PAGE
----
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Pressure Ulcer Categorization and Reporting in Domiciliary Settings using Deep Learning and Mobile Devices: A Clinical Trial to Evaluate End-to-End Performance

Fergus, P, Chalmers, C, Henderson, W, Roberts, D and Waraich, A (2023) Pressure Ulcer Categorization and Reporting in Domiciliary Settings using Deep Learning and Mobile Devices: A Clinical Trial to Evaluate End-to-End Performance. IEEE Access, 11. pp. 65138-65152. ISSN 2169-3536

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Pressure ulcers are a challenge for patients and healthcare professionals. In the UK, pressure ulcers affect 700,000 people each year. Treating them costs the National Health Service e3.8 million every day. Their etiology is complex and multifactorial. However, evidence has shown a strong link between old age, disease-related sedentary lifestyles, and unhealthy eating habits. Direct skin contact with a bed or chair without frequent position changes can cause pressure ulcers. Urinary and faecal incontinence, diabetes, and injuries that restrict body position and nutrition are also known risk factors. Guidelines and treatments exist but their implementation and success vary across different healthcare settings. This is primarily because healthcare practitioners have a) minimal experience in dealing with pressure ulcers, and b) a general lack of understanding of pressure ulcer treatments. Poorly managed, pressure ulcers can lead to severe pain, a poor quality of life, and significant healthcare costs. In this paper, we report the findings of a clinical trial conducted by Mersey Care NHS Foundation Trust that evaluated the performance of a faster region-based convolutional neural network and mobile platform that categorised and documented pressure ulcers automatically. The neural network classifies category I, II, III, and IV pressure ulcers, deep tissue injuries, and pressure ulcers that are unstageable. District nurses used their mobile phones to take pictures of pressure ulcers and transmit them over 4/5G communications to an inferencing server for classification. The approach uses existing deep learning technologies to provide a novel end-to-end pipeline for pressure ulcer categorisation that works in ad hoc domiciliary settings. The strength of the approach resides within MLOPS, model deployment at scale, and the platforms in-situ operation. While solutions exist in the NHS for analysing pressure ulcers none of them automatically classify and report pressure ulcers from a service users’ residential home automatically. We acknowledge that there is a great deal of work to do, but the approach offers a convincing solution to standardise pressure ulcer categorisation and reporting. The results from the study are encouraging and show that using 216 images, collected over an eight-month trial, it was possible to generate a mean average Precision=0.6796, Recall=0.6997, F1-Score=0.6786 with 45 false positives using an @.75 confidence score threshold.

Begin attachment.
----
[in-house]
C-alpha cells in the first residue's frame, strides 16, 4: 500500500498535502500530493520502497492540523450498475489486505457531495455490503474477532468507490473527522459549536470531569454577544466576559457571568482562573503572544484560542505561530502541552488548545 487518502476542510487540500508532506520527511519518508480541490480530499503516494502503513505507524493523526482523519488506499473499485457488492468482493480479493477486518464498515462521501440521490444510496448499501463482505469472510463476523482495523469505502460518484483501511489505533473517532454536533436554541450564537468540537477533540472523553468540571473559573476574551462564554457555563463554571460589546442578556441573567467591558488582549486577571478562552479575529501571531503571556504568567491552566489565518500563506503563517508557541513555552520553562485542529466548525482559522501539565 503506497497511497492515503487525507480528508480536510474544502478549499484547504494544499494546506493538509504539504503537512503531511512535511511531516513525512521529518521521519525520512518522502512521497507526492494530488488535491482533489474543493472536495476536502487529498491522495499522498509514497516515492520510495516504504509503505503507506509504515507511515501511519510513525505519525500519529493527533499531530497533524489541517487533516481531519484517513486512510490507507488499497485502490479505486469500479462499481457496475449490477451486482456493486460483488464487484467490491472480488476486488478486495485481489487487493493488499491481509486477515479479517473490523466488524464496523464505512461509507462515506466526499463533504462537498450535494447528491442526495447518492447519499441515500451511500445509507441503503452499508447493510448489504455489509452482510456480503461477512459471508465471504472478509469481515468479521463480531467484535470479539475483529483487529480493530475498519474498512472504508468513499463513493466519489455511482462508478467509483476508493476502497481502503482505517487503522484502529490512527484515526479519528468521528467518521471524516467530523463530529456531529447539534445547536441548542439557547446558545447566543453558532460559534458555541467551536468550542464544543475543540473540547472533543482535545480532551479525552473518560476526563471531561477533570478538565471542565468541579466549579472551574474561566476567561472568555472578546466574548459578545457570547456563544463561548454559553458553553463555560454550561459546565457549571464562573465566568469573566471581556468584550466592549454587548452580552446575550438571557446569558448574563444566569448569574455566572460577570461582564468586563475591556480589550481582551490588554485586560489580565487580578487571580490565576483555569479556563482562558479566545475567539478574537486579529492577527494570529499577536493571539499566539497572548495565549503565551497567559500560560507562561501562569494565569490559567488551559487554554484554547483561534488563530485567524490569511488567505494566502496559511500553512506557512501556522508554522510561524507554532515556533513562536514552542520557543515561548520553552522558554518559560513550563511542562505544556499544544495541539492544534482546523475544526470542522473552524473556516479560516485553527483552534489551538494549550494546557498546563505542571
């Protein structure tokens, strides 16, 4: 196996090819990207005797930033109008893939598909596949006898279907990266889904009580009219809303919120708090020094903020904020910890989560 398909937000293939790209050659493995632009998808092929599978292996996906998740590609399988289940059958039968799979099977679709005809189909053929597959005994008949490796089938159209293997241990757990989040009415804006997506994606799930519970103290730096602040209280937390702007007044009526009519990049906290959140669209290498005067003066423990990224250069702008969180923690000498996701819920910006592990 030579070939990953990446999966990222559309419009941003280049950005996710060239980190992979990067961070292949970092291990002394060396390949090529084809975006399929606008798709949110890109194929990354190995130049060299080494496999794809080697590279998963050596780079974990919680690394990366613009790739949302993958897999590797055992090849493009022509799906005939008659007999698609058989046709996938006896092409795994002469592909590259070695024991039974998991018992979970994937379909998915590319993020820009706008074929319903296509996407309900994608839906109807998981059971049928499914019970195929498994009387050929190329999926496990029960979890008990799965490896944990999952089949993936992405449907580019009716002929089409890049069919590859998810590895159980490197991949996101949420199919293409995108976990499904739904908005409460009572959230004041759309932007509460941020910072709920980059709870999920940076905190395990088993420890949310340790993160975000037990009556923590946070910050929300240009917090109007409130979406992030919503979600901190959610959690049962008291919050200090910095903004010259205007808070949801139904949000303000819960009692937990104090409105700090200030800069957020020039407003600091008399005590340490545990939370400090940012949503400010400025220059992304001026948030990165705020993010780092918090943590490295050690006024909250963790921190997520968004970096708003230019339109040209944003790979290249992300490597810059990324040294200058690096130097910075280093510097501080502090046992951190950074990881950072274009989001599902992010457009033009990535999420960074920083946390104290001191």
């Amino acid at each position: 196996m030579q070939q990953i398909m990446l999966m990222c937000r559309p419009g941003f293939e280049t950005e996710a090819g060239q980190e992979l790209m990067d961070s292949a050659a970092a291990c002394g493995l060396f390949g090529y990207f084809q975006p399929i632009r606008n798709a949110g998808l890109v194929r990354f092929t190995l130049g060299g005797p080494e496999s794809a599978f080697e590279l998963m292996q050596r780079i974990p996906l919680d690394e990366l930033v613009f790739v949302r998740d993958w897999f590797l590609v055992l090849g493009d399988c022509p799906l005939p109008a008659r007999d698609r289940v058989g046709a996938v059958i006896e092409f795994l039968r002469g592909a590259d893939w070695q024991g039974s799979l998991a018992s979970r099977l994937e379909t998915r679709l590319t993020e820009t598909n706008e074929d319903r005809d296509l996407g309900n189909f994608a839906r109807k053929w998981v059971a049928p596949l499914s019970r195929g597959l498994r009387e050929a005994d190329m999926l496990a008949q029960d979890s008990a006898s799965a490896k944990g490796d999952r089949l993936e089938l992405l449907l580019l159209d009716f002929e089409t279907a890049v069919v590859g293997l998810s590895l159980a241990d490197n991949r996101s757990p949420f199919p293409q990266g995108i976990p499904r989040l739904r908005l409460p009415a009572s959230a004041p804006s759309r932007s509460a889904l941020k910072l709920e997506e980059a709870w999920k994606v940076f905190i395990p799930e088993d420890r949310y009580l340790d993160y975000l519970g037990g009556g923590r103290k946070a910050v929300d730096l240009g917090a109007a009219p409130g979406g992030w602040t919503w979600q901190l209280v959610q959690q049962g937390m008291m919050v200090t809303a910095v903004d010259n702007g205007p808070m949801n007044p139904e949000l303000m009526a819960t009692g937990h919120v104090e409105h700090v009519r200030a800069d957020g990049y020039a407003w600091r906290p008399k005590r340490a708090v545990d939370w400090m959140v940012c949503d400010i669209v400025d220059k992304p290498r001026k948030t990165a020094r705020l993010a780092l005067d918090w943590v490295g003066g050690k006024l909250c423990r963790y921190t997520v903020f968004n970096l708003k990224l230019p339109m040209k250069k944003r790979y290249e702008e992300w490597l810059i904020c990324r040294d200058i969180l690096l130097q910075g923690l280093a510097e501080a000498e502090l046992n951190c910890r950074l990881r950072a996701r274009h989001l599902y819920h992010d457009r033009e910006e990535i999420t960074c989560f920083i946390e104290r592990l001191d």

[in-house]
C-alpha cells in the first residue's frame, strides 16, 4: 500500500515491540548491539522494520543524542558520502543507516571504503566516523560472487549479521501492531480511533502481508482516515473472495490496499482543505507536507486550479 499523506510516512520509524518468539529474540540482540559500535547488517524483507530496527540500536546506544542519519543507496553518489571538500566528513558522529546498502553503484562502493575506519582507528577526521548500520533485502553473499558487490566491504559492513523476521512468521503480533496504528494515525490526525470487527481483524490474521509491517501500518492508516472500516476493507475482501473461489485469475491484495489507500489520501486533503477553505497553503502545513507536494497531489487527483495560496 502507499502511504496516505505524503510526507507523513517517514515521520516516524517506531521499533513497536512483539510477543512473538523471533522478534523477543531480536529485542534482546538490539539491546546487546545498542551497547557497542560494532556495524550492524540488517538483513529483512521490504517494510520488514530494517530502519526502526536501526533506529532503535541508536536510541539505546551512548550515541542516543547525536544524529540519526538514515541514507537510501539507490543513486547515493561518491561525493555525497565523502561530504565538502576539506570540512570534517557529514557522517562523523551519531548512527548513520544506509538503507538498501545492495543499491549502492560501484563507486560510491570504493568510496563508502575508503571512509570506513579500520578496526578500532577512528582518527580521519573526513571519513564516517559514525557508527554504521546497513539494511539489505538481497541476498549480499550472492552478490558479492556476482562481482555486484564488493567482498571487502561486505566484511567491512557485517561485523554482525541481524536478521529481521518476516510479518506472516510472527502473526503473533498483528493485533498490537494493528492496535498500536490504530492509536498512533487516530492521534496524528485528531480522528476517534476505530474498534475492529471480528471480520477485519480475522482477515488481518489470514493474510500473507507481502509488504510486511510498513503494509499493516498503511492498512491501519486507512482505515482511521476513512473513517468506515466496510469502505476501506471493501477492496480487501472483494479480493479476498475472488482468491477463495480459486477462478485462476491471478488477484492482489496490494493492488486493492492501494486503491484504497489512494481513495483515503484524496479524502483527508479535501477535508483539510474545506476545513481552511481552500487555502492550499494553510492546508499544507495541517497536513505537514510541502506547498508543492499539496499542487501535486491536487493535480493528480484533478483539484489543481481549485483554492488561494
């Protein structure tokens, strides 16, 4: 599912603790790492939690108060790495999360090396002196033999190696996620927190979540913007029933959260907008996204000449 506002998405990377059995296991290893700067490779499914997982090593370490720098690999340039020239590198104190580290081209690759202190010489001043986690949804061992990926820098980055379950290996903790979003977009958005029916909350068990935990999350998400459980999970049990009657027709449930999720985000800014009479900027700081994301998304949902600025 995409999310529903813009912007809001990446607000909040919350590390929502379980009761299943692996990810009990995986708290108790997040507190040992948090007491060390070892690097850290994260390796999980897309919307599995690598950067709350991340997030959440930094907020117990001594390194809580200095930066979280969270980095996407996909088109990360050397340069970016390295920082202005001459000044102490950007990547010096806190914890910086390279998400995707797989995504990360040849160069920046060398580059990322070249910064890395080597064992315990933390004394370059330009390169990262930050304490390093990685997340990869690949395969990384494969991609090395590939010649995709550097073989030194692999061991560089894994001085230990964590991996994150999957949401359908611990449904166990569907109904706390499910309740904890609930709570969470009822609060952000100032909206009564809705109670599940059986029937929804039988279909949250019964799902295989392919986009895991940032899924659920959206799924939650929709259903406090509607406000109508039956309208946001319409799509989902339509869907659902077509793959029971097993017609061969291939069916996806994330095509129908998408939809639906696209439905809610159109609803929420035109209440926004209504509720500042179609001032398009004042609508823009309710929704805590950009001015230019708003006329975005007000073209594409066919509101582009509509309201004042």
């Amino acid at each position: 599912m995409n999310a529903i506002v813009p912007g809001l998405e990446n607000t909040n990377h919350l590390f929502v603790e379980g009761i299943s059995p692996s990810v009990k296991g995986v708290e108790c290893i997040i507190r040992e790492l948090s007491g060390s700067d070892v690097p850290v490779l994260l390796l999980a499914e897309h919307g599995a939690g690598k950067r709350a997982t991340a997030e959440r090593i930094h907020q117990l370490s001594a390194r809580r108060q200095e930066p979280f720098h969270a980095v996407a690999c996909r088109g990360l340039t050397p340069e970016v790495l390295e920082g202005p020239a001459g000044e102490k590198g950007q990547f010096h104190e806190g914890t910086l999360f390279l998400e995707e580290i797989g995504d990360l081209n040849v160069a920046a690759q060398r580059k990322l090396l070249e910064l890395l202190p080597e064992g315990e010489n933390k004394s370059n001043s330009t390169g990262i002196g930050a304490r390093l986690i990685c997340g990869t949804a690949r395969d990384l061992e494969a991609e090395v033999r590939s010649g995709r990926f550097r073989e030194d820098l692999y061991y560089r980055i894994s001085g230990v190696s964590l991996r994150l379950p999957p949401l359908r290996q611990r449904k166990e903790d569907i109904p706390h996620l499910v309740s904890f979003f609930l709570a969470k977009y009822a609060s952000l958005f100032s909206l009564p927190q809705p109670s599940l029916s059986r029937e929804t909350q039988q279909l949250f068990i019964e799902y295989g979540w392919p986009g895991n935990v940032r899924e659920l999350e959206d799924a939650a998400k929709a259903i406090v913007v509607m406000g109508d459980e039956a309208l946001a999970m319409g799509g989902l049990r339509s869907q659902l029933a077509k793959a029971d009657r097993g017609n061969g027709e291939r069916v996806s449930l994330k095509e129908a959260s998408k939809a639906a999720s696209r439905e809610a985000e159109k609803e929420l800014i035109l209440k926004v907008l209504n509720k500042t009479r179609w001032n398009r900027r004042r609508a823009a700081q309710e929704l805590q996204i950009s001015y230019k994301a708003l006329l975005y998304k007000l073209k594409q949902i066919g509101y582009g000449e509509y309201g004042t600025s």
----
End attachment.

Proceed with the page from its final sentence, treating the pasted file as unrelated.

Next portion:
Item Type: Article
Uncontrolled Keywords: 08 Information and Computing Sciences; 09 Engineering; 10 Technology
Subjects: Q Science > QA Mathematics > QA75 Electronic computers. Computer science
Q Science > QA Mathematics > QA76 Computer software
Divisions: Computer Science & Mathematics
Publisher: IEEE
SWORD Depositor: A Symplectic
Date Deposited: 26 Jun 2023 10:32
Last Modified: 28 Jul 2023 14:00
DOI or ID number: 10.1109/ACCESS.2023.3289839
URI: https://researchonline.ljmu.ac.uk/id/eprint/20043
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